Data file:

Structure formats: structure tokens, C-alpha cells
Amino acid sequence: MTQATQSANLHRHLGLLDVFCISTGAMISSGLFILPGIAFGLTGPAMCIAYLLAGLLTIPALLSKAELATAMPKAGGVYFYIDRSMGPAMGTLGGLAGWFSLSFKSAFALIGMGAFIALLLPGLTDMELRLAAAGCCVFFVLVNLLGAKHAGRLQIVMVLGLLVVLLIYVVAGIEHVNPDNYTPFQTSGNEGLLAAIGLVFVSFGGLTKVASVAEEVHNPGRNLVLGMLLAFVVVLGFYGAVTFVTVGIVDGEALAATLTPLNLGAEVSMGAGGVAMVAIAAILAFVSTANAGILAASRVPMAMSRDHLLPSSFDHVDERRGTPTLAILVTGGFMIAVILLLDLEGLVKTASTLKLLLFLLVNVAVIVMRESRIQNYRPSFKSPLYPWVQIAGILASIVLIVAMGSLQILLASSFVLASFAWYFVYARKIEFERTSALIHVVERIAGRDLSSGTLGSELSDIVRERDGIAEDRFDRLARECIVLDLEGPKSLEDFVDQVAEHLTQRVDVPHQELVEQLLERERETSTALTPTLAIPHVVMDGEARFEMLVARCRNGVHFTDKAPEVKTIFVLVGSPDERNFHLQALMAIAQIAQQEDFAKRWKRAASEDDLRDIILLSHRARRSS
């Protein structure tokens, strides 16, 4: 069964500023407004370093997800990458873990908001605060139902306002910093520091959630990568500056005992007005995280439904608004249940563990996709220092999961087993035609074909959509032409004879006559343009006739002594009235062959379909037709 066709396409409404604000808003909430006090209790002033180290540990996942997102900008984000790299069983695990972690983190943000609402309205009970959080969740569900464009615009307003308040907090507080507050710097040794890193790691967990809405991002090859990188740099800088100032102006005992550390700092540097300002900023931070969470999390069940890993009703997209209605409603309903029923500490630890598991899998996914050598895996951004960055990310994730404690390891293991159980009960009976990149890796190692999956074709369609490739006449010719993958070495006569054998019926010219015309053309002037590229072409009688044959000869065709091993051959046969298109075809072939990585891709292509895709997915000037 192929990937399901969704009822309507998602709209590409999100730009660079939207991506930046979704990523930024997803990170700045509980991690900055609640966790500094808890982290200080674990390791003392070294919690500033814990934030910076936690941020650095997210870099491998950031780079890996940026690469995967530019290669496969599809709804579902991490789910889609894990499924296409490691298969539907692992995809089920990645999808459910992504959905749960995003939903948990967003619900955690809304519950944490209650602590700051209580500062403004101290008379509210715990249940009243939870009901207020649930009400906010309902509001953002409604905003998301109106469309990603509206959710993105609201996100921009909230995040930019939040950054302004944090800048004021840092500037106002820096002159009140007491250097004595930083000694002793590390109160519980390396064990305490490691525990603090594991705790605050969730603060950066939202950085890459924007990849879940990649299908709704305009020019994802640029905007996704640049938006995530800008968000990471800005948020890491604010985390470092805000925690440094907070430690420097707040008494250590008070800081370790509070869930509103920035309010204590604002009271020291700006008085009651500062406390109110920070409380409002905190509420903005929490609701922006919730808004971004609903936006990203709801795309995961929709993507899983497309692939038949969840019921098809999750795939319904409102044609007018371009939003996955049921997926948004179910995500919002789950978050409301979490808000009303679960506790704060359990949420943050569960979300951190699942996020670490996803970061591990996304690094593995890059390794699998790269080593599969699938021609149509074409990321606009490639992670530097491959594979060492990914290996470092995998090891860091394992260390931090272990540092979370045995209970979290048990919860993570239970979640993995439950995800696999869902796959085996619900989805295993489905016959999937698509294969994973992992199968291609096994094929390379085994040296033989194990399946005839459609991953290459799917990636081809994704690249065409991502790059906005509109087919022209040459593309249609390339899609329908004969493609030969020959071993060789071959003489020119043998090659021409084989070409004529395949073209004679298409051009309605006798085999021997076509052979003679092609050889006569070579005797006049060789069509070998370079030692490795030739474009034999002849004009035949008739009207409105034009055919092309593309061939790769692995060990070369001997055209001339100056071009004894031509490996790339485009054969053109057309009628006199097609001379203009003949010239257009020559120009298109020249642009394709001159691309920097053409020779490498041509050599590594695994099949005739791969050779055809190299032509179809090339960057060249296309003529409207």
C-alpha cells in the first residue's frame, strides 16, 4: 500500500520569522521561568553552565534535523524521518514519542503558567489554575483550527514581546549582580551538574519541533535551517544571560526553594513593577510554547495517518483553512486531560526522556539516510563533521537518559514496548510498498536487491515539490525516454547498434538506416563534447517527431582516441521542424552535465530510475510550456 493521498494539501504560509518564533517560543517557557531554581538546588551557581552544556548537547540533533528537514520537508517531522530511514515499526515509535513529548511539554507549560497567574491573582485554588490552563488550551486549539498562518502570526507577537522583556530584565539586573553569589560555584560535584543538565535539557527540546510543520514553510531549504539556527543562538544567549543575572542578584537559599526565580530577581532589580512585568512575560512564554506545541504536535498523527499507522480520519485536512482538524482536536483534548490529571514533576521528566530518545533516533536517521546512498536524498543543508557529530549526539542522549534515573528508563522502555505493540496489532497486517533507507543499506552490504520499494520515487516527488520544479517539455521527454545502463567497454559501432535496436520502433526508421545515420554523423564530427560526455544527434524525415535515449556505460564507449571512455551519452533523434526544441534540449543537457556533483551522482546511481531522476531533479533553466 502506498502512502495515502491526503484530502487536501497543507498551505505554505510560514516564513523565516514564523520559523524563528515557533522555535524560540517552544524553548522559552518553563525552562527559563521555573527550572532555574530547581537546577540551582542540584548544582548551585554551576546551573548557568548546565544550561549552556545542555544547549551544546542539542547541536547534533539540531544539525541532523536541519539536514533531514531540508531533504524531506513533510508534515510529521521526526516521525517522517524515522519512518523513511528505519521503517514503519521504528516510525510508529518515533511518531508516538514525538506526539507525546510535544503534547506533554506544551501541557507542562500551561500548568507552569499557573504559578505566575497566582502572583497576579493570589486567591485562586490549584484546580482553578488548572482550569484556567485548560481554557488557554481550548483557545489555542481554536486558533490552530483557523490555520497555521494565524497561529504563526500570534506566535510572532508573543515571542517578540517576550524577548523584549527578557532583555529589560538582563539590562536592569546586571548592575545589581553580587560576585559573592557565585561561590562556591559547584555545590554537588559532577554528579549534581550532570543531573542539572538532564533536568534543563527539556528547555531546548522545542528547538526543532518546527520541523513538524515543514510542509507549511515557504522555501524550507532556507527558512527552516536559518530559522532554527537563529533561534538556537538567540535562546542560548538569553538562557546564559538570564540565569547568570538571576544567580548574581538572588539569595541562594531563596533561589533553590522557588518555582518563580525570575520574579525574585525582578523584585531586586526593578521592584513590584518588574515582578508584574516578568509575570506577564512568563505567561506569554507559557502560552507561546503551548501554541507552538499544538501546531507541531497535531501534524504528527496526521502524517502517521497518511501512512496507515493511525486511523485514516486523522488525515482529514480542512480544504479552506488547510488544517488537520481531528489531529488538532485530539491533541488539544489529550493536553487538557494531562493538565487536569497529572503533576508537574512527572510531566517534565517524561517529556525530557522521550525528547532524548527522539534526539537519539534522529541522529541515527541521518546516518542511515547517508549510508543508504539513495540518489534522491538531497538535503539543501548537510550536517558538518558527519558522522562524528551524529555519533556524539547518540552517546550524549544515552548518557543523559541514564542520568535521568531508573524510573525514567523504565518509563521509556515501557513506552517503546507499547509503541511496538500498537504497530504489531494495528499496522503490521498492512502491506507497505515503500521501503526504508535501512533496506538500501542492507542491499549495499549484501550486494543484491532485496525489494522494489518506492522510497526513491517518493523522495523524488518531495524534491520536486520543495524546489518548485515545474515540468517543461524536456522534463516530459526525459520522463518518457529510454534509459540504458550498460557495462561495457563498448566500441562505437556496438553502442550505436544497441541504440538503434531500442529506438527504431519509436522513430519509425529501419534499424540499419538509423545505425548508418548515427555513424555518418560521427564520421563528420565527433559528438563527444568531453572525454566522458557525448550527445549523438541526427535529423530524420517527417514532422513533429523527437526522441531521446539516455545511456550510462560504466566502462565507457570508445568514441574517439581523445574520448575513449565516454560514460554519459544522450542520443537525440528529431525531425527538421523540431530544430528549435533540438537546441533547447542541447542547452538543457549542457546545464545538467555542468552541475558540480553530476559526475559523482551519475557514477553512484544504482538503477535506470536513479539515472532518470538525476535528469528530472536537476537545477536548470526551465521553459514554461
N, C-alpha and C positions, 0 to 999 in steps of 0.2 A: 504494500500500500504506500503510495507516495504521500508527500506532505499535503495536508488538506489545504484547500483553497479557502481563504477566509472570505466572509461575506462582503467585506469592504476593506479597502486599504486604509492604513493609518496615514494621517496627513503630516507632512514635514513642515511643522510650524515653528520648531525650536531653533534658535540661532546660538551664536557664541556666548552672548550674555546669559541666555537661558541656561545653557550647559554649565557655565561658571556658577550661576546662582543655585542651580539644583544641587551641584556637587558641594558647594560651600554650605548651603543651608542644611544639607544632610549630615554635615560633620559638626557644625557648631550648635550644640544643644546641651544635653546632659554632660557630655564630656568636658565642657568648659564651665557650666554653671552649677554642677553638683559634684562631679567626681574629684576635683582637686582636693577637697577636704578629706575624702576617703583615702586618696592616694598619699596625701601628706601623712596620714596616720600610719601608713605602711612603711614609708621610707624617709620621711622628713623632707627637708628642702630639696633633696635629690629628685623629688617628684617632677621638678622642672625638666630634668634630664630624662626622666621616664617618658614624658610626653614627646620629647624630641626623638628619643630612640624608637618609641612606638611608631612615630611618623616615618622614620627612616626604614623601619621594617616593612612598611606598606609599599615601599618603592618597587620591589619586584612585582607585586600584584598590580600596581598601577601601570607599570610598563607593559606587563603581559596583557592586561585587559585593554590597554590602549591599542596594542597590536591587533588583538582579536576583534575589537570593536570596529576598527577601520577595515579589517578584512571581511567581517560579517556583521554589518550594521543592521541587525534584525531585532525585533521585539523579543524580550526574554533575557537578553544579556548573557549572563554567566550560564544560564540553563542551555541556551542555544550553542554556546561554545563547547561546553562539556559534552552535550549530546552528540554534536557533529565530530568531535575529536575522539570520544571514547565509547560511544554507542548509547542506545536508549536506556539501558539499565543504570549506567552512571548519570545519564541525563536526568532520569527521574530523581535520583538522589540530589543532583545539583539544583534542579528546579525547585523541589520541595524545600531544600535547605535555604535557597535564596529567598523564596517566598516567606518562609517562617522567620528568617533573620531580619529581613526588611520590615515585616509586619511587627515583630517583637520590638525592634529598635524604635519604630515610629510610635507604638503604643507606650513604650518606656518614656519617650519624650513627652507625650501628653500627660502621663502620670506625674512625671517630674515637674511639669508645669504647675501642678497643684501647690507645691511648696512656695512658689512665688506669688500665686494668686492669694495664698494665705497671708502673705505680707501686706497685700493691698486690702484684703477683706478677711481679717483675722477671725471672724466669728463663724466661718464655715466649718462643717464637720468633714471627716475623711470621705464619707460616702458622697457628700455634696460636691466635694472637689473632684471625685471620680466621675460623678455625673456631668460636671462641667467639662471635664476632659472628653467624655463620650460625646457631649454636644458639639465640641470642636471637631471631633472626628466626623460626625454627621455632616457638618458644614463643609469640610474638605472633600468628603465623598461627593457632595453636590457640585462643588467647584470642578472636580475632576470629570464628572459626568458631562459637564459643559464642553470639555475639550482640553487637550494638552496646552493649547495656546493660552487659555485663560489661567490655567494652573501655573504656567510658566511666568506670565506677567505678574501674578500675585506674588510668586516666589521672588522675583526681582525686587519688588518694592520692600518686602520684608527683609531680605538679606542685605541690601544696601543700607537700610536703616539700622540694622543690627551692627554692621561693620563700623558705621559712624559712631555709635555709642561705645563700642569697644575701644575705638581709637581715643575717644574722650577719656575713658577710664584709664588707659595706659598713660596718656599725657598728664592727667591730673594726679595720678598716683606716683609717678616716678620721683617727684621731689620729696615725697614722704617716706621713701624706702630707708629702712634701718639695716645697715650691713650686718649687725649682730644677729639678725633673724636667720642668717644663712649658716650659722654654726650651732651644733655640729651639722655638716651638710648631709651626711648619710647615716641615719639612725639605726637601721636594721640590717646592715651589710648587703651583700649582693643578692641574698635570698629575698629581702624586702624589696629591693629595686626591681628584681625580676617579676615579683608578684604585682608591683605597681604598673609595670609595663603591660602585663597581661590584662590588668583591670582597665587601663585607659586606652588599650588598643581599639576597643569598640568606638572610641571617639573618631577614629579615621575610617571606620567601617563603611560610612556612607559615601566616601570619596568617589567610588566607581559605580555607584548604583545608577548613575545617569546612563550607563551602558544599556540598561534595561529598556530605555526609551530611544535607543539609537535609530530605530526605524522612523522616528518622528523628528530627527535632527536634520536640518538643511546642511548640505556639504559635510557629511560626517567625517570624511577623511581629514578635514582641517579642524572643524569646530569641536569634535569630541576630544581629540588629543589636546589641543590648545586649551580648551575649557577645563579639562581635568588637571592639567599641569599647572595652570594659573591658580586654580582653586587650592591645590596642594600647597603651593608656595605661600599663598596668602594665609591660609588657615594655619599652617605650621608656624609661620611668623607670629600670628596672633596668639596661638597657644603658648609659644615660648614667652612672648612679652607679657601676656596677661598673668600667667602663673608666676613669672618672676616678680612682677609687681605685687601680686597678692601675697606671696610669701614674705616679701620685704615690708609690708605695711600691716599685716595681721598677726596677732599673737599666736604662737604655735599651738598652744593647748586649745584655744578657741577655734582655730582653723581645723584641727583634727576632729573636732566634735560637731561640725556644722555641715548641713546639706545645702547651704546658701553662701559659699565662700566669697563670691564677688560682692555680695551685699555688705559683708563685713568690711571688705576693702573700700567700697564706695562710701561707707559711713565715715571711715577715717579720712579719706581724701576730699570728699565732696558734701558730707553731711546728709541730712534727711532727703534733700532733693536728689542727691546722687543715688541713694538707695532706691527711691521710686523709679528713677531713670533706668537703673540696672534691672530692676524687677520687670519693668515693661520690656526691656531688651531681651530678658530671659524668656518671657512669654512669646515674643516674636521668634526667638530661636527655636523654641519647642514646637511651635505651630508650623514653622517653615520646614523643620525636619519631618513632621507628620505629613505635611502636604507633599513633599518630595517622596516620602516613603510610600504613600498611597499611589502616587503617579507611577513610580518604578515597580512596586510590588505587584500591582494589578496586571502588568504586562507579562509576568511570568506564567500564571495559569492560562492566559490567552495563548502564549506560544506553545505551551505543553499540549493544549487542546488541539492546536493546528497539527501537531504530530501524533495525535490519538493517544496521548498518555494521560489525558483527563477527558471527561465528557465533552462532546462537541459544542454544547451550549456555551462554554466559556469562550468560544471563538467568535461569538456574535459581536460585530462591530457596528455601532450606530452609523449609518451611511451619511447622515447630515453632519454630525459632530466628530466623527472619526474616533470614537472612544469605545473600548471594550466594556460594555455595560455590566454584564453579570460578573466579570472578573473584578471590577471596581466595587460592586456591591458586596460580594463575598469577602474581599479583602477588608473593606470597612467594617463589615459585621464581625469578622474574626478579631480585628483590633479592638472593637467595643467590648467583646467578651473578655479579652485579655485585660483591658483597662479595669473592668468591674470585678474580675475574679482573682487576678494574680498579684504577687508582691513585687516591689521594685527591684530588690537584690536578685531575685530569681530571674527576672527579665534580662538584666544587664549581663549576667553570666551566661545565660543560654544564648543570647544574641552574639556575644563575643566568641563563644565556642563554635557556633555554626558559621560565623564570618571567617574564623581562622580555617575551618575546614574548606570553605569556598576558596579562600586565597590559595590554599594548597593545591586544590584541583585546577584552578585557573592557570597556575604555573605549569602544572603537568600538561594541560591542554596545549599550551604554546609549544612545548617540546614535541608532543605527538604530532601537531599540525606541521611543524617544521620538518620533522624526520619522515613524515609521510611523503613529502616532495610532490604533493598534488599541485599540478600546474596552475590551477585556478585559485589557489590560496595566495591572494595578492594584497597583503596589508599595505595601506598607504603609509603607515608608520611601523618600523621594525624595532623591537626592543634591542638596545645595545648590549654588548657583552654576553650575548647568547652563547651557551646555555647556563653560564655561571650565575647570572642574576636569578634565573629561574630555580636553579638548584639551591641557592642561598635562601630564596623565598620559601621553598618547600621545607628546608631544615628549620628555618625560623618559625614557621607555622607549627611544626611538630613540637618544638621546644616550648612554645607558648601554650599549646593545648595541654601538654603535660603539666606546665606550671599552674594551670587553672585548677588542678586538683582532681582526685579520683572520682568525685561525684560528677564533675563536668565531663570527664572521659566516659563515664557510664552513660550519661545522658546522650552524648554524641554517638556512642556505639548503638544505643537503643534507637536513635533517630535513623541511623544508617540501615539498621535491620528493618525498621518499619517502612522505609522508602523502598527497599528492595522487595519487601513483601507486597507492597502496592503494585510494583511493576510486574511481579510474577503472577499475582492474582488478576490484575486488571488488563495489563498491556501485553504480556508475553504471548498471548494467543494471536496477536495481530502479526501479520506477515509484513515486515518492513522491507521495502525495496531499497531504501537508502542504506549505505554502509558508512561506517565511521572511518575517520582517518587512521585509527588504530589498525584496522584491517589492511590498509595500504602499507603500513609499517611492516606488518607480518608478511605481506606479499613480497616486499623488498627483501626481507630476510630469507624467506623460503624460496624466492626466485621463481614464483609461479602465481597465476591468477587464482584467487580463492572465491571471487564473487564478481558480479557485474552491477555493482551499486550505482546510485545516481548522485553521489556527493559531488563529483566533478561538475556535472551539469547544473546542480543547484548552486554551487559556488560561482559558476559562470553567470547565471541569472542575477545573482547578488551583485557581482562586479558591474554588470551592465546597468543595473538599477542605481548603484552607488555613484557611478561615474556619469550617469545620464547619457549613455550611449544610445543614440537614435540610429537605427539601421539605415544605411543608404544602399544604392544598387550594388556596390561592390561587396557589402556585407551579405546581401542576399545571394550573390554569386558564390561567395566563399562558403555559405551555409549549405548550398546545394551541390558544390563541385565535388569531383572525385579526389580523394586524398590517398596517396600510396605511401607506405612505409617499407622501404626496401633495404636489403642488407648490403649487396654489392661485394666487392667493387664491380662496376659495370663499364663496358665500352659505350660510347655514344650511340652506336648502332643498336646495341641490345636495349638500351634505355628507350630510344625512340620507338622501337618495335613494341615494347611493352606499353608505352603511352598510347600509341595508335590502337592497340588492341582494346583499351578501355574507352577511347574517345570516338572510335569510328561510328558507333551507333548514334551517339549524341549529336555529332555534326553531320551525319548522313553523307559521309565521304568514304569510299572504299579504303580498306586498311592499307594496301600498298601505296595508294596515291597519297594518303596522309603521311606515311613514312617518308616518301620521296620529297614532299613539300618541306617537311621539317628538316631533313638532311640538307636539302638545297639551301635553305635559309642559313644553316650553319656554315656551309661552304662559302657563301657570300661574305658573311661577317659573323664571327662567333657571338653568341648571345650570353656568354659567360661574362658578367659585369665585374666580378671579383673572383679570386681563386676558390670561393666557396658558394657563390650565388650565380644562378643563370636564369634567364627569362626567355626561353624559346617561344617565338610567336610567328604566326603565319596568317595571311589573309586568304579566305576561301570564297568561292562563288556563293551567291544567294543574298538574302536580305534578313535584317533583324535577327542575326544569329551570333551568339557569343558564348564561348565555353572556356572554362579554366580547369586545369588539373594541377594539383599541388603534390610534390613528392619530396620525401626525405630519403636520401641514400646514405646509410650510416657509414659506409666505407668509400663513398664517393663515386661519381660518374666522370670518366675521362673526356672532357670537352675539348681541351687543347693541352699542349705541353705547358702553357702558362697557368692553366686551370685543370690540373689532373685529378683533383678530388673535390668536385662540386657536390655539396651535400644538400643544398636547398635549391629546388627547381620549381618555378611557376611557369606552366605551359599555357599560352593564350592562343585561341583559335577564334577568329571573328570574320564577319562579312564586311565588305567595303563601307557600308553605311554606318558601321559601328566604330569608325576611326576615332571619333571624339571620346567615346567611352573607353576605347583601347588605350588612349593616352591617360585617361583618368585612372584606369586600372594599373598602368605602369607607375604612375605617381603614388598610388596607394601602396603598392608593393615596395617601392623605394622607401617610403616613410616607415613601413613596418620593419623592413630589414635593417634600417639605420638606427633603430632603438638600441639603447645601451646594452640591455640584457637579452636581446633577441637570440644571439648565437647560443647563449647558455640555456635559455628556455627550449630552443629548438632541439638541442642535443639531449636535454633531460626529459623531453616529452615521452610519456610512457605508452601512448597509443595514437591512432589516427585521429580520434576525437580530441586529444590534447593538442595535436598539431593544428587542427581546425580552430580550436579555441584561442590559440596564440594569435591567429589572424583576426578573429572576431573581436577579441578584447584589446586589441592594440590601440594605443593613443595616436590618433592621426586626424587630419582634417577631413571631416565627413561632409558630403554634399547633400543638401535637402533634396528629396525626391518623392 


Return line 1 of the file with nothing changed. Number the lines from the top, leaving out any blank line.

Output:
Structure formats: structure tokens, C-alpha cells